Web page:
Legislation to Protect San Clemente from Toll Road Extension Will Not Advance in 2020

Friday, July 17, 2020

Senator Patricia Bates (R-Laguna Niguel) announced today that the California State Assembly’s Transportation Committee will not consider her Senate Bill 1373 that would have protected open space and ensured that no toll road extension will go through the City of San Clemente.

The committee advised that it will only hear legislation related to COVID-19 for the rest of the 2020 legislative session that will end on August 31. COVID-19 has forced the Legislature to reduce in-person bill hearings and floor sessions.

“Although I am disappointed that there is not enough time in the 2020 legislative session to hear SB 1373 and other bills pending in the Assembly, it is understandable that the Legislature must focus on immediate public health, public safety, and economic needs,” said Senator Bates. “South Orange County residents can rest assured that I will continue to fight for transportation solutions that benefit our entire region.”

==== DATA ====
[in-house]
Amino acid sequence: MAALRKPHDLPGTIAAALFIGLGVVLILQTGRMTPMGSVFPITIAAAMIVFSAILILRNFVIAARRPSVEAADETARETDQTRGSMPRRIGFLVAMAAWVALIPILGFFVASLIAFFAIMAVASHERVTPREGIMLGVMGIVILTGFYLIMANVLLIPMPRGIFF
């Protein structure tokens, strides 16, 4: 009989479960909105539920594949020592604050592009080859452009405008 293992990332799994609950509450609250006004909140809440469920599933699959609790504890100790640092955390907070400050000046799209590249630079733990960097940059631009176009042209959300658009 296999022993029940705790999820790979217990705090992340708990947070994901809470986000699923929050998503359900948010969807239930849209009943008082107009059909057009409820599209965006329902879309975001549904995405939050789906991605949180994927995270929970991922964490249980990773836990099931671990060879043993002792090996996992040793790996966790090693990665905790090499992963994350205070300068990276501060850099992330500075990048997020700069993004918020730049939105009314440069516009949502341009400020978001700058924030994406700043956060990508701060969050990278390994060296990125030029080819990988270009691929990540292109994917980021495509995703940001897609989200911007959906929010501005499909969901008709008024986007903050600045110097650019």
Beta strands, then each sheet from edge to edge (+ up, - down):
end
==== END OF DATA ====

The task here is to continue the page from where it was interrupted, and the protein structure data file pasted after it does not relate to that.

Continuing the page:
The Senate approved SB 1373 on a bipartisan 24 to 6 vote on June 26. The bill would have removed from state law a highway alignment that state and regional transportation agencies have abandoned due to its significant environmental and economic costs.

On March 12, 2020, the Transportation Corridor Agencies (TCA) – which oversees Orange County’s toll roads – announced that it was no longer considering extending State Route 241 that would cut through San Clemente. However many San Clemente residents remain concerned that absent state legislation, there is nothing preventing future reconsideration of the abandoned option. Senator Bates intends on introducing a new version of SB 1373 next year.

Due to the Legislature’s focus for the rest of the 2020 session on priorities such as COVID-19 response, economic recovery, and wildfire-related issues, Senator Bates also announced that the bills she authored below will not be heard in the Assembly this year:

  • Senate Bill 283: This bill would have helped law enforcement understand and quantify the causes behind fatal collisions by expanding current law to require drug testing in cases of death that occur within 48 hours of a collision.
  • Senate Joint Resolution 11: This measure would urge the federal government to implement the prompt and safe relocation of spent nuclear fuel from facilities such as the San Onofre Nuclear Generating Station to safer and more secure facilities away from heavily populated regions.

Senator Bates plans on reintroducing these bills next year.